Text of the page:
Thursday, June 7, 2018
People in Sudan often watch television together, outside, sitting on plastic chairs drawn up around the TV. On average one million Sudanese people watch the Radio Dabanga broadcasts, which are received via satellite dish.

On 18 February, the TV image from Dabanga suddenly went dark. Without any prior notice, the Egyptian company, Nilesat, booted the station off its satellite. Free and independent media in Sudan is heavily suppressed and this was the most recent attempt by the Sudanese government to stifle the freedom of the press.

Outraged reactions to censorship

People in Sudan are outraged about the regime’s latest measure. Faisal El Bagir of the network of Journalists for Human Rights (JAHR): “This measure illustrates that the regime does not tolerate independent opinions and voices, especially when it comes to the voices of those who would otherwise never be heard.” Opposition leaders from different regions also reacted strongly: “Radio Dabanga is the lung for the Sudanese people to breathe credibility, objectivity and a purposeful message.” Another says: “Targeting Dabanga is the systematic silencing of those Al Bashir’s regime could not kill with weapons.” And: “This is a crime against millions, and a violation of international treaties on the freedom of expression.” And, stronger: “The cooperation between the security forces of Sudan and Egypt in this matter is a desperate attempt to stifle that free and democratic voice. They are enemies to the truth and cowards who are afraid of their own people, in Egypt and Sudan.”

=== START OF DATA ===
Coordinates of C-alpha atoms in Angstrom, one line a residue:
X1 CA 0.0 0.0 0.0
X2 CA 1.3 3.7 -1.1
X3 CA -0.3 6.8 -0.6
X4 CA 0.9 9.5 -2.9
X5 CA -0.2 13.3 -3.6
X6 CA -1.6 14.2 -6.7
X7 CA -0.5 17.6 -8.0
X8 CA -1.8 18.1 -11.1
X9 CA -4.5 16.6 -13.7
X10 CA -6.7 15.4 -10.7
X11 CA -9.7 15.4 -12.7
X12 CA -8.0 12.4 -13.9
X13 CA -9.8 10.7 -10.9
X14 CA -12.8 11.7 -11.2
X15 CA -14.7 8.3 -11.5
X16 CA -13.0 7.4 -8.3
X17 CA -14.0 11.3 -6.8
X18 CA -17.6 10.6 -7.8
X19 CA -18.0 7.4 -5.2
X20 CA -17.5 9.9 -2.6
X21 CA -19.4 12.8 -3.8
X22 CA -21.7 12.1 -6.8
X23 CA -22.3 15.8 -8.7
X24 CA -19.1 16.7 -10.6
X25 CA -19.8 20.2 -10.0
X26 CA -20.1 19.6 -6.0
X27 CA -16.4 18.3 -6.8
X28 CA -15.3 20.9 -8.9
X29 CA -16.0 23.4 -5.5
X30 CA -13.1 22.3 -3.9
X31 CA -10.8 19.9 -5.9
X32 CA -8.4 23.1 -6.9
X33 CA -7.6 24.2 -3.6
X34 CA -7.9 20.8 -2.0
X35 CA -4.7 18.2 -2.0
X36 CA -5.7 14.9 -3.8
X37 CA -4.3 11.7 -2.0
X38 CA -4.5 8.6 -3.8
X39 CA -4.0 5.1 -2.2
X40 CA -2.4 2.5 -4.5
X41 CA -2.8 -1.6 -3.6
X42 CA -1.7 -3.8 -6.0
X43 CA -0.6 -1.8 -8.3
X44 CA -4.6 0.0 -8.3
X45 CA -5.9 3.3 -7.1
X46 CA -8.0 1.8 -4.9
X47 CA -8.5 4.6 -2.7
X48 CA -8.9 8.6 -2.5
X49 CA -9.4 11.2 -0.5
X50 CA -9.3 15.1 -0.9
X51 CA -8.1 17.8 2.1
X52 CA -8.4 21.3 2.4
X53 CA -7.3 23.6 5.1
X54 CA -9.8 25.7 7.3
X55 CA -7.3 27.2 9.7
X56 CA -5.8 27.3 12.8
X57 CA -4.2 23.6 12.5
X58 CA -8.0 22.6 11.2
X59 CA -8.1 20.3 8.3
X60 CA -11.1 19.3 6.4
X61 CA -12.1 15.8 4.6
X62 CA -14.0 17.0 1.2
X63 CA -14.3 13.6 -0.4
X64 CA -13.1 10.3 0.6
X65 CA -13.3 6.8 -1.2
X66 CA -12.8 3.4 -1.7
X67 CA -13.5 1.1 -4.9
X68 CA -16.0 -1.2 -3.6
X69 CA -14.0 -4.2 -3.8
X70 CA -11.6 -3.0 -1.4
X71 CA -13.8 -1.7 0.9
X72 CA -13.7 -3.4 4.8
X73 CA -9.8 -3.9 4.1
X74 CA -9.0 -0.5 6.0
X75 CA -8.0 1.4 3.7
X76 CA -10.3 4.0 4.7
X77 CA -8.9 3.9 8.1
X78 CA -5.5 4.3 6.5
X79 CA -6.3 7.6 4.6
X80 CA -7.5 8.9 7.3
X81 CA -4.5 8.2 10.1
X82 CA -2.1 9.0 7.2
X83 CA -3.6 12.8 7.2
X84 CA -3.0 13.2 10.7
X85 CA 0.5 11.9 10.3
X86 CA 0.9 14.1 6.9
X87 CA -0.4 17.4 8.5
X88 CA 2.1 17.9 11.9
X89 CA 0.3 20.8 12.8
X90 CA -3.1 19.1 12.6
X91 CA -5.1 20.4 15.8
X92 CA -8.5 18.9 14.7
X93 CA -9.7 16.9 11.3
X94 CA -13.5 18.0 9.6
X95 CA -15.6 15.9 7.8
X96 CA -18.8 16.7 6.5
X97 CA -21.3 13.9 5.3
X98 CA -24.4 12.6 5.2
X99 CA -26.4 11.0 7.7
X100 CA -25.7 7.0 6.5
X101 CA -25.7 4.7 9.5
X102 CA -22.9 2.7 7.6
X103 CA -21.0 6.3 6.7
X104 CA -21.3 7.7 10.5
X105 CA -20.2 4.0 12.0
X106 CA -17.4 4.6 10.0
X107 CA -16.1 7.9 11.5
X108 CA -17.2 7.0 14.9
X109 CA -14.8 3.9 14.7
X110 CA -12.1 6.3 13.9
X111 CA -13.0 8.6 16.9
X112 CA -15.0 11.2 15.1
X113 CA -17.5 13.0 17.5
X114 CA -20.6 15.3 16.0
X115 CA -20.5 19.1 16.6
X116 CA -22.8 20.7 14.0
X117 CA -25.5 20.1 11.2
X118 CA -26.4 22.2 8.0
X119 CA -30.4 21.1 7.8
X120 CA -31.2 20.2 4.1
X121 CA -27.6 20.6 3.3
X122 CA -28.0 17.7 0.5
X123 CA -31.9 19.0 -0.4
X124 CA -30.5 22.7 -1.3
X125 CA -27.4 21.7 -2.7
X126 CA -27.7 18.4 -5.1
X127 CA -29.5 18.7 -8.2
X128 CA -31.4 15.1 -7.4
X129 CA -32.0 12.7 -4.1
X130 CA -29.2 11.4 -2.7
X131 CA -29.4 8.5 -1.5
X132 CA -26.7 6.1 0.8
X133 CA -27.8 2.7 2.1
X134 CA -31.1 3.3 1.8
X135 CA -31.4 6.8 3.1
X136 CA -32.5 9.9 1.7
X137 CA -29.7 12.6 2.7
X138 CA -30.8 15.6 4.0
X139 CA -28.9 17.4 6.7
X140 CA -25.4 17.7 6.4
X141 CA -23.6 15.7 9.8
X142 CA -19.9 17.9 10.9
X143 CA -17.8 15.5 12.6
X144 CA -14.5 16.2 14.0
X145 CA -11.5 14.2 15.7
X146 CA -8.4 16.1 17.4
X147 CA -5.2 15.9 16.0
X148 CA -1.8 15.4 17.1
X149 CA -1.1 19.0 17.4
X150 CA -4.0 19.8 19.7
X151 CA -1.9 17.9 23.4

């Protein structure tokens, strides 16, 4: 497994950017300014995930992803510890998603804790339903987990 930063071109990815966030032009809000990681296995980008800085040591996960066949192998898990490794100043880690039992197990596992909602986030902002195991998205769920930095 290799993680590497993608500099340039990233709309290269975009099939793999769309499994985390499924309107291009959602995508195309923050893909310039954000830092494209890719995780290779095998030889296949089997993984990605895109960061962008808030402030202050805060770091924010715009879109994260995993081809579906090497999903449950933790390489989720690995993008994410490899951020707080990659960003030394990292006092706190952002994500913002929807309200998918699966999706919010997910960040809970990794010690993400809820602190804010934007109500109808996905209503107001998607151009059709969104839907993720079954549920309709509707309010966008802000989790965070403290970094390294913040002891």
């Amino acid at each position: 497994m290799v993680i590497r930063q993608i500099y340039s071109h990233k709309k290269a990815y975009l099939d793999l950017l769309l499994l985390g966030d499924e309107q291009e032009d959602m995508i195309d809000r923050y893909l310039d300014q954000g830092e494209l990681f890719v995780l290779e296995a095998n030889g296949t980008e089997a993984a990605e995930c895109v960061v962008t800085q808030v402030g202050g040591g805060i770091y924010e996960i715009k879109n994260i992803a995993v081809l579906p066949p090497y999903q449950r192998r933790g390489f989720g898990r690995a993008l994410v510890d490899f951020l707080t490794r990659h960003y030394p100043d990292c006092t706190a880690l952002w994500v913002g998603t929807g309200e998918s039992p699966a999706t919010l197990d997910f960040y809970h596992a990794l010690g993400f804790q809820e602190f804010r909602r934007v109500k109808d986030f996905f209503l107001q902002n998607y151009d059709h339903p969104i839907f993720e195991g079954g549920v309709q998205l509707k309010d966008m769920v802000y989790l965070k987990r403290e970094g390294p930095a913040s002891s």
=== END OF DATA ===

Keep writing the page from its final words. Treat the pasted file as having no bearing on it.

A deal with Egypt

There was in fact coordination between Sudan and Egypt. The Sudanese government, under the leadership of president Al Bashir, who is suspected of having committed war crimes, is making every attempt to silence the only independent station in the country. To achieve this, they have sought the help of the Egyptian government. The Egyptian Nilesat promises reliable satellite television services on its website and wants to be an “all-inclusive” platform for “all our families”. Excluding Sudanese families apparently, because Al Bashir’s request was deemed more important than those good intentions. The Sudanese regime’s long arm of censorship reaches even into outer space. All that’s left for the Dabanga news consumer are the radio broadcasts and website, which continue to provide independent quality news. Both are produced in exile, sent out from Amsterdam.

‘Incitement’

And this is not the first time this has happened. In 2015 Radio Dabanga was booted from Arabsat, a satellite which belongs to 20 Arabic countries. The company described the reason for doing so at the time as: ‘Radio Dabanga is considered an enemy of the Sudanese government, it’s not about a few controversial news items but about the whole station’. Minister Bilal Osman of Culture and Information then accused Radio Dabanga of ‘incitement’ and of ‘causing instability in Sudan’. He said that there was an agreement among the Ministers of Information from other Arabic countries to remove media guilty of this from Arabsat and Nilesat.

Confiscation and arrests